by Dallin Overstreet

Many Americans know of the Federalist papers, a collection of essays written by Alexander Hamilton, James Madison, and John Jay that argued for the ratification of the Constitution. But fewer know of the Anti-Federalist papers, a separate collection of essays that argued against certain provisions in the Constitution, or that there even existed opposition to the Constitution being ratified at all. While the Anti-Federalists may have ultimately lost the fight to the pro-Constitution Federalists, their impact on American political history and the structure of the United States government should not be overlooked.

Federalists vs Anti-Federalists

With the failure of the Articles of Confederation, which was ratified in 1781, it was obvious that America needed a new form of government if the Union was to stay intact. However, the structure and form of that new government was hotly debated. James Madison, the principal author of the Constitution and a Federalist, believed that a stronger, centralized government was necessary for the states to thrive.

Anti-Federalists, which included names like George Mason, Patrick Henry, and Richard Henry Lee, believed that a strong, centralized government was a threat to liberty and freedom. Many Anti-Federalists believed that the Articles of Confederation only needed to be amended and questioned the authority the Constitutional Convention claimed by creating a new Constitution. The Articles of Confederation were never repealed, so how could a new government be created without the consent of each state?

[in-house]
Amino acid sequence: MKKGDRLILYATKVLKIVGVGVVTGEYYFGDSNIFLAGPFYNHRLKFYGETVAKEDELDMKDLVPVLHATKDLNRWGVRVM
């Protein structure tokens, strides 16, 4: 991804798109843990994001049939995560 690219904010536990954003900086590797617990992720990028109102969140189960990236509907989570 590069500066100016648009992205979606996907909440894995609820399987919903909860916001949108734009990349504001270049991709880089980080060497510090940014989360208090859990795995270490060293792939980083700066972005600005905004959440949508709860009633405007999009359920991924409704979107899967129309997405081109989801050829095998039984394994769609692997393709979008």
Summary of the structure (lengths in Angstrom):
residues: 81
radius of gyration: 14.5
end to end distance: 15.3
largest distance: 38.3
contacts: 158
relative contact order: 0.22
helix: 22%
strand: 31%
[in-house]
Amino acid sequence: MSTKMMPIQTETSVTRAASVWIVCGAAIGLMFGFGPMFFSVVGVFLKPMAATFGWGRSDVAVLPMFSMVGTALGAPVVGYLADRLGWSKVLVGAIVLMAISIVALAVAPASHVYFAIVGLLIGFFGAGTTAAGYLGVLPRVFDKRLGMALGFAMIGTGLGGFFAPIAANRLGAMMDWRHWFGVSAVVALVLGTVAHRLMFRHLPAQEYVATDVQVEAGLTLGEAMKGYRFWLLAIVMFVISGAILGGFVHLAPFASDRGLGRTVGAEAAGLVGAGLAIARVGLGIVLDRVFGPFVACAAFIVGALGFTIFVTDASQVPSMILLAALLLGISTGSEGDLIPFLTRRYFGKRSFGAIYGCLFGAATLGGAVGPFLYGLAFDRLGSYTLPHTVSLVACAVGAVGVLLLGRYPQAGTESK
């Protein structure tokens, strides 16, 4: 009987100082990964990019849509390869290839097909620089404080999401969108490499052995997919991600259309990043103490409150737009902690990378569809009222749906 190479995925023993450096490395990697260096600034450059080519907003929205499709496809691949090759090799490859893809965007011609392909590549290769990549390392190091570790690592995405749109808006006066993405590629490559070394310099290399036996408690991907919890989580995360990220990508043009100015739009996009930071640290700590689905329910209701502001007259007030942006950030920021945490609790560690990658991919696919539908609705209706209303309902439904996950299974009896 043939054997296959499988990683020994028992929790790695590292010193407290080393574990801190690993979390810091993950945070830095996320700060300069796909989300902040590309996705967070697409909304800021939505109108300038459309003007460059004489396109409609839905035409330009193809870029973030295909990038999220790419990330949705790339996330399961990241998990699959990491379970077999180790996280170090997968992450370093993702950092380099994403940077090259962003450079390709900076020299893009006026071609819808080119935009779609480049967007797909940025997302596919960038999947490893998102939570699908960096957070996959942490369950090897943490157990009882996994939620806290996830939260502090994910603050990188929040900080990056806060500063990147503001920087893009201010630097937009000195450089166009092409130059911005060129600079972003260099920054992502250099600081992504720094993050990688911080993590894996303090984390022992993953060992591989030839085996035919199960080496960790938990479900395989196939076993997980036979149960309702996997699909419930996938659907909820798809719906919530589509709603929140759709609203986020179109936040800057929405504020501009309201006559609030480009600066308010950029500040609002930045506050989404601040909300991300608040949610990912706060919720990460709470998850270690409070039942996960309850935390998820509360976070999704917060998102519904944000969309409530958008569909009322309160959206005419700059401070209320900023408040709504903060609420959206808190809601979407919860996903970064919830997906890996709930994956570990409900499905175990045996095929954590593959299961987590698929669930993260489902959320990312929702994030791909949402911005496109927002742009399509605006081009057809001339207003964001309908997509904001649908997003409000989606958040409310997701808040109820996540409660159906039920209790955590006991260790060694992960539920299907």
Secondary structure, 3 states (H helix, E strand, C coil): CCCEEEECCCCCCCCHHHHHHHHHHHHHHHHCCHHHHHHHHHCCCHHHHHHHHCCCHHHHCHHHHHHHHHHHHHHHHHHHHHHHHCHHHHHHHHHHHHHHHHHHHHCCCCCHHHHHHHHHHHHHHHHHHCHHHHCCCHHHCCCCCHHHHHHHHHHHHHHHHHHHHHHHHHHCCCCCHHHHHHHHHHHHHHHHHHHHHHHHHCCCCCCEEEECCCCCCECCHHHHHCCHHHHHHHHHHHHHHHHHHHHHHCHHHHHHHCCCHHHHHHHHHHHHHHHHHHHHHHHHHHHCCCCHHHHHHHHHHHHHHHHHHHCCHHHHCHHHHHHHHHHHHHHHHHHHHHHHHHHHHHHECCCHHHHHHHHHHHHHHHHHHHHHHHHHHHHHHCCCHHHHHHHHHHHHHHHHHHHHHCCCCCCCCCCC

Anti-Federalists were concerned that the checks that the Constitution placed on federal power would be ignored and undermined by generous interpretations of certain provisions in the Constitution. “Promote the general welfare” and “necessary and proper” were two clauses and phrases that worried Anti-Federalists. The general welfare clause could be used to support just about any new law, while the “necessary and proper” clause could override any limit set on federal power. This would create a centralized government that had unlimited powers that most certainly would be abused.

The Constitution seemingly usurped the power of the states and consolidated it in the hands of Congress. Anti-Federalists believed that rights and liberties were best protected when power resided in state governments rather than the federal. They also were worried that the position of President resembled a monarch too much. Anti-Federalists feared that he could eventually consolidate too much power and become a true monarch, controlling all three branches of government. They also believed that the judicial branch could become the most tyrannical of all three branches, contrary to what Hamilton and Madison argued in Federalist Paper #78. Most important of all, Anti-Federalists believed that the federal government would become tyrannous and trample on the rights of the people, unless a Bill of Rights were included in the Constitution.

The ratification fight was intense. Patrick Henry, a staunch critic of the Constitution, called the document “A revolution as radical as that which separated us from Great Britain.” Leaders of each side debated the merits of the Constitution through essays printed in newspapers. These essays later became known as the Federalist and Anti-Federalist papers.